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Revelation, Primitive

REVELATION, PRIMITIVE

The term primitive revelation has generally meant a body of supernatural truths revealed to man at the beginning of the human race and passed down over the centuries, with remnants of this revelation embedded in primitive religions. This conception of primitive revelation, most closely associated with the name of H. F. R. de lamennais, arose in the 19th century in reaction to rationalism. In the 20th century it was given support by the work of Wilhelm schmidt, whose aim was "to describe the first glimmering of supernatural Revelation, more properly referred to as primitive revelation; and to show its obscuration by the Fall of Man, together with its subsequent fate" [W. Schmidt, Primitive Revelation, tr. J. Baierl (St. Louis 1939) 3].

Primitive revelation, however, may have a wider significance, namely all pre-Judaic revelation of God. Catholic theology must accept this kind of primitive revelation because: (1) the first chapters of Genesis testify to it; (2) God wills all men to be saved, and the existence of such a salvific will implies the possibility of faith in a supernatural revelation. That there was supernatural revelation before the Patriarch abraham is a necessary conclusion; but the origin, form, and content of such revelation is far from clear. The first definition stated above finds practically no defenders in mid-20th century. A better understanding of the Biblical story opens other possibilities, and the findings of anthropological sciences make the passing down of truths from the first man all but inconceivable.

Although this question has yet to receive adequate treatment by theologians, the following principles would seem to be the basis for a solution. The supernatural revelation to the first man need not have taken place through verbal utterances of God or through extraordinary events. That adam had a preternatural gift of knowledge does not imply that he had more than a fragmentary knowledge of revelation. Furthermore, the existence of revelation at later periods of history need not stem from this first revelation. Both the first man and subsequent men may have attained divine revelation by the grace of God through their own experiences.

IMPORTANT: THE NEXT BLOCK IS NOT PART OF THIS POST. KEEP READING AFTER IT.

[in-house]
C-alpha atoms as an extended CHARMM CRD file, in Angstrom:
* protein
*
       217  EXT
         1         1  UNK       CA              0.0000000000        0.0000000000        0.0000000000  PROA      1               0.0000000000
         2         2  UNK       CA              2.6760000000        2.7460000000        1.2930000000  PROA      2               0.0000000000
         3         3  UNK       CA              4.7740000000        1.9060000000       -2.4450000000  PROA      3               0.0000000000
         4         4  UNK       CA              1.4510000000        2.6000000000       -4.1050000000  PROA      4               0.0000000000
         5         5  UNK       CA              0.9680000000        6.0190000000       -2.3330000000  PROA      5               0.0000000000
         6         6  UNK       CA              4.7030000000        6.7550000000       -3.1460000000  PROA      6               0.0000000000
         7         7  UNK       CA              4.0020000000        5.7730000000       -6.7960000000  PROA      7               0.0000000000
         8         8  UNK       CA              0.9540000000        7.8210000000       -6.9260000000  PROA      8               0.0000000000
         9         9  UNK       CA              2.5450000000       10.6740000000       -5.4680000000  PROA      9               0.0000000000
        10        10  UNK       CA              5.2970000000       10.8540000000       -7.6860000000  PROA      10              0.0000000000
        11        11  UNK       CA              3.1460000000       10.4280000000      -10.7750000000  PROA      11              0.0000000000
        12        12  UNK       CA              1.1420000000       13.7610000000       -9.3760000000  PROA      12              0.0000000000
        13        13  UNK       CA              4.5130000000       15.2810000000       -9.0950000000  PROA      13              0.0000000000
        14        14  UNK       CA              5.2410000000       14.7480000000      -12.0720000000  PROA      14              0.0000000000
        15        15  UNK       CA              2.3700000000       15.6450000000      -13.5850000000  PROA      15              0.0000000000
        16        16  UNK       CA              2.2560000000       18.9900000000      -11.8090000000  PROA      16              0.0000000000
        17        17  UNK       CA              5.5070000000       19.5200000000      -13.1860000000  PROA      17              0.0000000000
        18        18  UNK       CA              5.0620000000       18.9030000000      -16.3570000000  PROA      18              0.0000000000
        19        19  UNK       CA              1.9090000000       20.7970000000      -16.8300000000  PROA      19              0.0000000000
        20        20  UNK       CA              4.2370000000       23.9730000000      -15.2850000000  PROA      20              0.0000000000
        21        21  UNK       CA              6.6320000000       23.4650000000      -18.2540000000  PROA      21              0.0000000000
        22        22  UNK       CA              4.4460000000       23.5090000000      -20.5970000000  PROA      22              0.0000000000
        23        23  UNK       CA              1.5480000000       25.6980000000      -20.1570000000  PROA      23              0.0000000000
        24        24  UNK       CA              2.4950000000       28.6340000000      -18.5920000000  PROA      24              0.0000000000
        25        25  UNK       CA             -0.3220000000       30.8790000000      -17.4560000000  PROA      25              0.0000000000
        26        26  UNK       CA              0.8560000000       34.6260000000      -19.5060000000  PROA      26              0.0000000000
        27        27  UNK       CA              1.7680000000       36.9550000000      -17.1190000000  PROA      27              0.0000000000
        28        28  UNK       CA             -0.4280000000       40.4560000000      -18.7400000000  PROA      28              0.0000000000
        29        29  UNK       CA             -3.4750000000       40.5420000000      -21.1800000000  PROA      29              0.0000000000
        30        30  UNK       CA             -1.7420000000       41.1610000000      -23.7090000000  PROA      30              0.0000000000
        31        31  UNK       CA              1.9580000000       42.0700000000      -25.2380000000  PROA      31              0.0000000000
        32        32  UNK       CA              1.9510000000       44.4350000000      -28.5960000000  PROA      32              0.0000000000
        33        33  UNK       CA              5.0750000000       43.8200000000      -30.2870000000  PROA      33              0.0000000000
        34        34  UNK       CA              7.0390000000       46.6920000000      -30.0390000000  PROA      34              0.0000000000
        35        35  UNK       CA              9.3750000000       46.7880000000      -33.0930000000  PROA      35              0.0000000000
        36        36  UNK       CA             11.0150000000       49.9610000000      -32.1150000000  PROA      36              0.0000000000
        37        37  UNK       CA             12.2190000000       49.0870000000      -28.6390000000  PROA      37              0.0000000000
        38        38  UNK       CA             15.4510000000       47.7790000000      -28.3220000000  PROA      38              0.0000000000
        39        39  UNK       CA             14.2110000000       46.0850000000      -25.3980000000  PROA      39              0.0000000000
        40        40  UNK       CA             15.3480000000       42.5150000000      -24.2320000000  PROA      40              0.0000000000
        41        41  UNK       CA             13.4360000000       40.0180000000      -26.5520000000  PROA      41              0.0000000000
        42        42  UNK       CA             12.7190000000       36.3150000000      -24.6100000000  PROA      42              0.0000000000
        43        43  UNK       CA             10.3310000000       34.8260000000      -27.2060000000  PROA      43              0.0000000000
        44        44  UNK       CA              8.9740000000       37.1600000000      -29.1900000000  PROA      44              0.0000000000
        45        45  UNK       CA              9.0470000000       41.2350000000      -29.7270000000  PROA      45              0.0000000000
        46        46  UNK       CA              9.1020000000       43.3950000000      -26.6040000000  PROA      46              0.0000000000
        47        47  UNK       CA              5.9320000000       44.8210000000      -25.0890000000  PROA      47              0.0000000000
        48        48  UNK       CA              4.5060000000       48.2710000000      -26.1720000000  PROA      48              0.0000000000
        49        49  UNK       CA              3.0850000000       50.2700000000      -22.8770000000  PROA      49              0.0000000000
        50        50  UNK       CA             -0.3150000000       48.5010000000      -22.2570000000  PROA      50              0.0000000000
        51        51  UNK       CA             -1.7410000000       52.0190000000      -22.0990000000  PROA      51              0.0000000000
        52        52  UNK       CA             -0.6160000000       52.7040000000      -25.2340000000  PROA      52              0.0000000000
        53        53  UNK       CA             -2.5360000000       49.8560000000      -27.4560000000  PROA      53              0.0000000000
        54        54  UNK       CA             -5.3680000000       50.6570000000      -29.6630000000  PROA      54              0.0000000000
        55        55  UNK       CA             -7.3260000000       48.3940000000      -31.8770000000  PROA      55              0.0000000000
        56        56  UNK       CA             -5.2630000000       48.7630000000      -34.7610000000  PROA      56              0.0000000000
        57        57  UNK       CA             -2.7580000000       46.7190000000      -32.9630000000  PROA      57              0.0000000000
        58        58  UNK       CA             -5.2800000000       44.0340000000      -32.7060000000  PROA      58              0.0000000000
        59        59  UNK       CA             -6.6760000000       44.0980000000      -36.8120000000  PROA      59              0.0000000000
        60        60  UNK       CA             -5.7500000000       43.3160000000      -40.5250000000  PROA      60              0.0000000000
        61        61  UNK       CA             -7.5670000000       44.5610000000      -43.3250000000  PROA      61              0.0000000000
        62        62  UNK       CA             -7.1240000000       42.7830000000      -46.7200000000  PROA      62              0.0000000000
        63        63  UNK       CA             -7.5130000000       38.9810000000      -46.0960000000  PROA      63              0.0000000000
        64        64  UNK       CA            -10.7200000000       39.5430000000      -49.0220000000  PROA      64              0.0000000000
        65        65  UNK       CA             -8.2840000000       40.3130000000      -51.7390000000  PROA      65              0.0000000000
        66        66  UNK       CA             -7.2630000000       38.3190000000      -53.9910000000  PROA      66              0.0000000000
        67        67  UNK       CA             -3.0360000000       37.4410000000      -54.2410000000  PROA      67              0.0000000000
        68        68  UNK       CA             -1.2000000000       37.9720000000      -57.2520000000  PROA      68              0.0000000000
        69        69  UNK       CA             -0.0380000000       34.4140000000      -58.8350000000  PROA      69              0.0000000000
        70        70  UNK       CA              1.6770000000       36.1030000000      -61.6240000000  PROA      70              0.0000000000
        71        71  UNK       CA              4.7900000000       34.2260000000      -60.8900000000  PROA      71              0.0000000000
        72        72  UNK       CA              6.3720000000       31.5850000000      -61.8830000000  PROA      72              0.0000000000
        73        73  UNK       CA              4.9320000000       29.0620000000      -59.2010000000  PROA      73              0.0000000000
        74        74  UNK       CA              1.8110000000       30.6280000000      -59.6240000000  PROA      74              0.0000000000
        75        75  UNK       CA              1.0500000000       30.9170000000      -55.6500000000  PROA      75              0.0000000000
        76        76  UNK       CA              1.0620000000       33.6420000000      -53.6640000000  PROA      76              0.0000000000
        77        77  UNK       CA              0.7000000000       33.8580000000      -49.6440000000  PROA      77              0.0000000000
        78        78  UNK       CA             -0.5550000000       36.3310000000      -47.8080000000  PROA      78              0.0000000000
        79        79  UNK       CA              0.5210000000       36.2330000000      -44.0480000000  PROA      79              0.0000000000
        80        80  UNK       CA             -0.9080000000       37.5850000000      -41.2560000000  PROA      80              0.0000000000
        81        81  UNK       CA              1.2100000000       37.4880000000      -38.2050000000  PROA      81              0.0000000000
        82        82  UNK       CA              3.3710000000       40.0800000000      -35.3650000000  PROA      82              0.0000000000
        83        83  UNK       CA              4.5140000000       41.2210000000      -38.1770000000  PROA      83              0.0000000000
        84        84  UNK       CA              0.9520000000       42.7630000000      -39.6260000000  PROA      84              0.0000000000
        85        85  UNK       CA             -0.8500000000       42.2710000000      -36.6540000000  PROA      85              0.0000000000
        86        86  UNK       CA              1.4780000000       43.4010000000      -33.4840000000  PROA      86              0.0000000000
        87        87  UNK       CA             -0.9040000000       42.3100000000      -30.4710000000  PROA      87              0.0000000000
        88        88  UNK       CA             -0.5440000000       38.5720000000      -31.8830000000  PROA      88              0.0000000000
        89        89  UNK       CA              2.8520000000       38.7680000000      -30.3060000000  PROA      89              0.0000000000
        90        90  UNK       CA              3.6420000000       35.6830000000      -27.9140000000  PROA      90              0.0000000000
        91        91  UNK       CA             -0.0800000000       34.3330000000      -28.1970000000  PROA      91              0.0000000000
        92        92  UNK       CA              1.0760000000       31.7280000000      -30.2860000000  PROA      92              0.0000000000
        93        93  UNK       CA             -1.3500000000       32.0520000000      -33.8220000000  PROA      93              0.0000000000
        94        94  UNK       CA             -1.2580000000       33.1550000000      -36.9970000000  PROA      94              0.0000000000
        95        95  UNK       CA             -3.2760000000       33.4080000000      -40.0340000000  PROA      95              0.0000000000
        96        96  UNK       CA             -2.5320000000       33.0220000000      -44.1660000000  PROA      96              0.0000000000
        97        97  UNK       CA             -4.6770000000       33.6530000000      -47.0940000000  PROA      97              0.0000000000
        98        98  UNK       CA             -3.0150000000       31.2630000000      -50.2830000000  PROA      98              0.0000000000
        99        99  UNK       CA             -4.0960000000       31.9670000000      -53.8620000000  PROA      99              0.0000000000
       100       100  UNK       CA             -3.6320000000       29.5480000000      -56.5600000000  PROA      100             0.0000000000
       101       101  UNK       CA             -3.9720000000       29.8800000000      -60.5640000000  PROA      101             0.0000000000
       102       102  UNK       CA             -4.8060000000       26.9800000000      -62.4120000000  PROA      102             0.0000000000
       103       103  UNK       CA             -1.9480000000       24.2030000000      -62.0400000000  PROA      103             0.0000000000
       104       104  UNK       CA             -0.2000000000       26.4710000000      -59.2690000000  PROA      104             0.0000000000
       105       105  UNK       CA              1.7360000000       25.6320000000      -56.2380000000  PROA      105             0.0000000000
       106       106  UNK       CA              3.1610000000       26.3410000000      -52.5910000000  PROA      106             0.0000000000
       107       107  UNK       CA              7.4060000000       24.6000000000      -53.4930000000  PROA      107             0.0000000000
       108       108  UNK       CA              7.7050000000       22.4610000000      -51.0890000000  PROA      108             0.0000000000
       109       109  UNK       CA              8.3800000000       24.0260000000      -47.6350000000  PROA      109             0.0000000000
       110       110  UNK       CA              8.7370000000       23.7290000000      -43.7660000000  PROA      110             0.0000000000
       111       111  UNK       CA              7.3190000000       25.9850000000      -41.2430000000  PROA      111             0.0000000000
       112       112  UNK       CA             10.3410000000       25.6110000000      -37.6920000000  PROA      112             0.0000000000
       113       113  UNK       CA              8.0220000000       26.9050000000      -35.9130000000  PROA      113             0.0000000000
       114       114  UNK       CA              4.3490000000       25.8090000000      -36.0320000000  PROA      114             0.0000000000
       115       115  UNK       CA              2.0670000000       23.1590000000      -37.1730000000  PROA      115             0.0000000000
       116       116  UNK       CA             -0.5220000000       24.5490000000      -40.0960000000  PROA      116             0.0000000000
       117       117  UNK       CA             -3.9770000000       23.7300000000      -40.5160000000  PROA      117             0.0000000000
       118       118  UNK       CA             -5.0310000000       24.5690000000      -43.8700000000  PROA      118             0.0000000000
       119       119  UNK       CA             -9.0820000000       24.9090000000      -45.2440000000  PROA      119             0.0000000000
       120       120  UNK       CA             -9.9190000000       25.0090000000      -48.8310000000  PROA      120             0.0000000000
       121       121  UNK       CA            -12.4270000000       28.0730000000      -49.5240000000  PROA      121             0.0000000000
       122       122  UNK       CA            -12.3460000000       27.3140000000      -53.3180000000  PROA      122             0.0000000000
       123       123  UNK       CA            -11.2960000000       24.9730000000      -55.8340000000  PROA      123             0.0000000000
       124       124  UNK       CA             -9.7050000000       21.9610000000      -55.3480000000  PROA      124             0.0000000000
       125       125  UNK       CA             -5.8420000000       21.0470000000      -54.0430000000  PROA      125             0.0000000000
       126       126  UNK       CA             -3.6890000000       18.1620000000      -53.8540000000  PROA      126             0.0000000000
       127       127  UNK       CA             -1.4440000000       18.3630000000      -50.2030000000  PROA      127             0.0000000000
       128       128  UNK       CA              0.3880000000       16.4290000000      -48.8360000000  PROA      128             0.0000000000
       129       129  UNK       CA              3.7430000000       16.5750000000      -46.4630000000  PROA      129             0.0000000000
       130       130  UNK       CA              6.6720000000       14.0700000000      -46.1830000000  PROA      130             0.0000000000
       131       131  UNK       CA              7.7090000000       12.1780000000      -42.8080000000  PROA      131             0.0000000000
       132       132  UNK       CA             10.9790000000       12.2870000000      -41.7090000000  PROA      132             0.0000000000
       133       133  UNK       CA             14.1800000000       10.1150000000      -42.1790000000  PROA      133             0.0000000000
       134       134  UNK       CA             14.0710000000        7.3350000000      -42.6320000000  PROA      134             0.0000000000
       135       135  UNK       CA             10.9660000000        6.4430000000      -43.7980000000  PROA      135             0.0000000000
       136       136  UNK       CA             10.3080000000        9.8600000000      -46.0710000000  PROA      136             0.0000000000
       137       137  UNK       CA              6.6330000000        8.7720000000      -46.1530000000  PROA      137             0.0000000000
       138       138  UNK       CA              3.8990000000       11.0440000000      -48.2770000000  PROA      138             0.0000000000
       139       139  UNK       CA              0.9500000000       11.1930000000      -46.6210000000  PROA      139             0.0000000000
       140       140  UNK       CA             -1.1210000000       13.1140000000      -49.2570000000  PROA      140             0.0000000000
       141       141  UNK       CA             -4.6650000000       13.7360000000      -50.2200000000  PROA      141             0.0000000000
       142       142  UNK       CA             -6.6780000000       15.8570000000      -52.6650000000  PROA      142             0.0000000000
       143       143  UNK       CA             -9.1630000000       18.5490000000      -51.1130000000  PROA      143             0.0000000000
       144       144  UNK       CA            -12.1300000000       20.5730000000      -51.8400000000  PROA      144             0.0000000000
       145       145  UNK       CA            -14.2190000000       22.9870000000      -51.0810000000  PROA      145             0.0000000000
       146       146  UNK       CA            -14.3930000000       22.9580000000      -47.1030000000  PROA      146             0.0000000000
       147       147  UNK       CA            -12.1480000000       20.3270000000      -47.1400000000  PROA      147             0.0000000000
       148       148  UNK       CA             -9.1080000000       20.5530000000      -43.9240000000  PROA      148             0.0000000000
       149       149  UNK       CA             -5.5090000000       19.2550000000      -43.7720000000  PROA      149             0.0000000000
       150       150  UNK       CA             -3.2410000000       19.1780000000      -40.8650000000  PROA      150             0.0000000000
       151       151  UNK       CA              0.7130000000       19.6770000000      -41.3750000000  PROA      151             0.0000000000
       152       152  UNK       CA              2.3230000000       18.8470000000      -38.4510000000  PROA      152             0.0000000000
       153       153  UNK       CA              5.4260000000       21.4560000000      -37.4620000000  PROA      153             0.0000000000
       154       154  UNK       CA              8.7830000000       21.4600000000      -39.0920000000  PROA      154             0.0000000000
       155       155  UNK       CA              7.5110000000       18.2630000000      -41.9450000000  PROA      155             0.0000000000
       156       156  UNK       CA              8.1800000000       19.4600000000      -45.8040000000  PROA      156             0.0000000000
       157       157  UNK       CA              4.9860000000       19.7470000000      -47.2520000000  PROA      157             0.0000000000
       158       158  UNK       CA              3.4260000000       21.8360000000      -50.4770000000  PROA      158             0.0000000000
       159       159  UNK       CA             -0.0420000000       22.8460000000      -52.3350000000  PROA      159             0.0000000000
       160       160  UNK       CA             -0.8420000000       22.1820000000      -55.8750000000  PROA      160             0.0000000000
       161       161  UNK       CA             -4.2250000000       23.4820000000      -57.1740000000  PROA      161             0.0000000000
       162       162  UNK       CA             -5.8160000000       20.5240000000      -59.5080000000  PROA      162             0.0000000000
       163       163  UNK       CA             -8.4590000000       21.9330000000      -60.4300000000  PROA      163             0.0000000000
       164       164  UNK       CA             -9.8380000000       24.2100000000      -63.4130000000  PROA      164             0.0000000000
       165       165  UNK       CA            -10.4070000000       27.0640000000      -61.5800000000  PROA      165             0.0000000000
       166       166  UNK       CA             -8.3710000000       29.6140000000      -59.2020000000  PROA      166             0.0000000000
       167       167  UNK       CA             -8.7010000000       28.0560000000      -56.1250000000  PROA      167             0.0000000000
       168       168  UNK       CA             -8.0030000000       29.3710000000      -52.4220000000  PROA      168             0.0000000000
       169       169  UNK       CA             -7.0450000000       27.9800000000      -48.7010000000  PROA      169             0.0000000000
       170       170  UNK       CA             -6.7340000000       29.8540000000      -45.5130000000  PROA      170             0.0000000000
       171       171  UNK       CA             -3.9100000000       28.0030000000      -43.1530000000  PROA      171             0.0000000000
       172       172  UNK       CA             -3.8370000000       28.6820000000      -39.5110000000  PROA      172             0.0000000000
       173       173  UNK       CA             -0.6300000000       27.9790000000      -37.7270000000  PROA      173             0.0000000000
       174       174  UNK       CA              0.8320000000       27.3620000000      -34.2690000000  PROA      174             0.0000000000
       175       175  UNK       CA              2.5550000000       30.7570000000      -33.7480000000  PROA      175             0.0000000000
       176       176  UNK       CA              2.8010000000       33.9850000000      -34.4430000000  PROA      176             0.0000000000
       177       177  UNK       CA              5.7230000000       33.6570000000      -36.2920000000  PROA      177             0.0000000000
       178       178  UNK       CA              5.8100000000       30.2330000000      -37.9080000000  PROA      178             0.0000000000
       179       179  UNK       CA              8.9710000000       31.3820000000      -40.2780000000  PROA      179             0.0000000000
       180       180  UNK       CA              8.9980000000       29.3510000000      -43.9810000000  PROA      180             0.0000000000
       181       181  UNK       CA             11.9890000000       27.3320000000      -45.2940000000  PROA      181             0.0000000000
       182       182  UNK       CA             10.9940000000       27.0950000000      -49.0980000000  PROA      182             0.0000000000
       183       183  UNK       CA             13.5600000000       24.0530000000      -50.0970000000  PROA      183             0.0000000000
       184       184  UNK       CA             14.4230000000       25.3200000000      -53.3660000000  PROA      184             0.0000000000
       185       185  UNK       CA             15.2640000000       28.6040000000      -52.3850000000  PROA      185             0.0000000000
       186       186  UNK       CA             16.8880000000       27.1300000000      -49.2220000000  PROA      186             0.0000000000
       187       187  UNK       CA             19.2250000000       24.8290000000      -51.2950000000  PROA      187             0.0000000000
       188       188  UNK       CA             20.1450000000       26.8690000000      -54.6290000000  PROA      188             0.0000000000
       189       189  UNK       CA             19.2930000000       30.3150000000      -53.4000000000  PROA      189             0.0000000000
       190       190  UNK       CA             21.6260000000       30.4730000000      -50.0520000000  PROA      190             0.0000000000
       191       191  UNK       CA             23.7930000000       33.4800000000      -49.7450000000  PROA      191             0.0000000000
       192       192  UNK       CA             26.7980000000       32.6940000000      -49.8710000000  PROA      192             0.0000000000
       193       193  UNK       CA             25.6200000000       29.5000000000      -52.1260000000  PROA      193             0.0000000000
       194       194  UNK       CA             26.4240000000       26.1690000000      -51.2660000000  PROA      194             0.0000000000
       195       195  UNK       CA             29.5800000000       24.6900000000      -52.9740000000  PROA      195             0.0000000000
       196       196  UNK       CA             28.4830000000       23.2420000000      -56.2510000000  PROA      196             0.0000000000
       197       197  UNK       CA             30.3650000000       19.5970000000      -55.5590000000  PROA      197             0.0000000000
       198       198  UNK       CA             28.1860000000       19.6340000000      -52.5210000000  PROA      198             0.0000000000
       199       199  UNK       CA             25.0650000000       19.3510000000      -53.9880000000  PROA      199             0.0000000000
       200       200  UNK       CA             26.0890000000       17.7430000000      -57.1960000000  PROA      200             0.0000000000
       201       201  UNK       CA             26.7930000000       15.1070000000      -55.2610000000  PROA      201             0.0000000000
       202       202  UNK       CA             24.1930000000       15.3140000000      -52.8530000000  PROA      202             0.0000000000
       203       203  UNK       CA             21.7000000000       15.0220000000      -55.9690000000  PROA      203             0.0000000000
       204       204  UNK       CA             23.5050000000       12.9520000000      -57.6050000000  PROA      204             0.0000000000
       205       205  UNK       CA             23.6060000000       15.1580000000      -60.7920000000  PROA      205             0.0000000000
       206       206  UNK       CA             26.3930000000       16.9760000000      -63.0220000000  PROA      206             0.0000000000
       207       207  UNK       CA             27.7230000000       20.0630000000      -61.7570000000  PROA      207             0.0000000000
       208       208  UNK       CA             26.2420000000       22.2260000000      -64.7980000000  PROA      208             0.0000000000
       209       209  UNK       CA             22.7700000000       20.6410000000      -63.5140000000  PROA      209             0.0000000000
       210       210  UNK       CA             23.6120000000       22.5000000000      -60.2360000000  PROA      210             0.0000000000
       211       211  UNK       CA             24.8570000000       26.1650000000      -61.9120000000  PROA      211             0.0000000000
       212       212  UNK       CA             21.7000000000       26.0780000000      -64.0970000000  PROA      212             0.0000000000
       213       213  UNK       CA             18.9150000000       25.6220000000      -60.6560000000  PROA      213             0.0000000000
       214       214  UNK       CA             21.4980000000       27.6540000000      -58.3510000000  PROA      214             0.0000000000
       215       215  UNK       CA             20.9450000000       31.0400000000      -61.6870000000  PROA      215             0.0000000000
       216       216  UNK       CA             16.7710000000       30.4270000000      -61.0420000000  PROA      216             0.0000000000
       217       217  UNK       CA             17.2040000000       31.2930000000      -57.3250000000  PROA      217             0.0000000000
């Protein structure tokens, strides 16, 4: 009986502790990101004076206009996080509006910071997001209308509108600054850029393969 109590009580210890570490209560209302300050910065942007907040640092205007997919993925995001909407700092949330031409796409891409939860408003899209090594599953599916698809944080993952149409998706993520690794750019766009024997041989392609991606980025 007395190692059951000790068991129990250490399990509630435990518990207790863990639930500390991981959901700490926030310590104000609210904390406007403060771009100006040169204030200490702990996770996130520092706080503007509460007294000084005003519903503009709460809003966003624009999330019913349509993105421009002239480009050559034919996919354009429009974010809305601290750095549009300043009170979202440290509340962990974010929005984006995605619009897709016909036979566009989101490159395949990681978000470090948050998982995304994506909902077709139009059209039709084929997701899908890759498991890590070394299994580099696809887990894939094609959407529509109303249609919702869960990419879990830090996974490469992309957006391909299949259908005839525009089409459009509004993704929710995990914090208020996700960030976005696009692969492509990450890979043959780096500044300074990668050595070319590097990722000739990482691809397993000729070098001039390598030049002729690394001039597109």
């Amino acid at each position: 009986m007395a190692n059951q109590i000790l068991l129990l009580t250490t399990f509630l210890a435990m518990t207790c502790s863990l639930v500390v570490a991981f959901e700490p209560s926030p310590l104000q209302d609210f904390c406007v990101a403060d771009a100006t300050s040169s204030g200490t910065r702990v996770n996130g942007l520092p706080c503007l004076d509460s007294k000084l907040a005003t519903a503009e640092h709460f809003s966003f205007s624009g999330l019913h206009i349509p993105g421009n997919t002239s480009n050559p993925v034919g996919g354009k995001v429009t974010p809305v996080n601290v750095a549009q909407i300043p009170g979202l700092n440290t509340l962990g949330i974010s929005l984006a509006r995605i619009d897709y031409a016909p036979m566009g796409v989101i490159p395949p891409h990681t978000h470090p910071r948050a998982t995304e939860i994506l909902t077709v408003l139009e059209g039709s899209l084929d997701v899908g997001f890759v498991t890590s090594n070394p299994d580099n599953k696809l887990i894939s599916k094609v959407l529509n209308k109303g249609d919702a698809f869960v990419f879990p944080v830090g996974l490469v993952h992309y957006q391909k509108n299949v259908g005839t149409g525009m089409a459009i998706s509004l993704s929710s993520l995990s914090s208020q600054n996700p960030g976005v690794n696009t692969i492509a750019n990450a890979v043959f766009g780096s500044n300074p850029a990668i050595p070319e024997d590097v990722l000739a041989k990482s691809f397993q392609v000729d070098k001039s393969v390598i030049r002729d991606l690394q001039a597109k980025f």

Because man lives in an order of grace and is directed to a supernatural destiny, it is possible that his moral experience could indicate to him a more than natural ideal, thus bringing about an implicitly supernatural knowledge of divine things. The natural and supernatural orders must not be confused, but neither are they to be separated; and all man's experiences are in a world of sin and grace. The pointers to such a revelation, arising in the life of the individual, could be preserved and developed in religious institutions and myths so that the possibility of supernatural faith would not depend entirely on the isolated experience of the individual. Christianity thus recognizes that primitive religion may be the vehicle of true religious, even supernatural, knowledge, though such knowledge is in constant danger of being distorted or destroyed.

See Also: religion (in primitive culture); symbol in revelation.

Bibliography: "Uroffenbarung," Lexikon für Theologie und Kirche 2, ed. j. hofer and k. rahner, 10 v. (Freiburg 195765): suppl., Das Zweite Vatikanische Konzil: Dokument und Kommentare, ed. h. s. brechter et al., pt. 1 (1966) v.10. g. gloege, Die Religion in Geschichte und Gegenwart 7 v. (Tübingen 195765) 6:11991203. h. vorgrimler, Lexikon für Theologie und Kirche, ed. j. hofer and k. rahner, 10 v. (Freiburg 195765) 7:111516. m. vereno et al., ibid. 7:110415. j. r. geiselmann, h. fries, ed., Handbuch theologischer Grundbegriffe, 2 v. (Munich 196263) 2:242250. a. lang, Religions-Wissenschaftliches Wörterbuch, ed. f. kÖnig (Freiburg 1956) 604607. w. koppers, ibid., 189203. k. rahner and h. vorgrimler, Kleines theologisches Wöterbuch (Freiburg 1961) 372373.

[g. moran]

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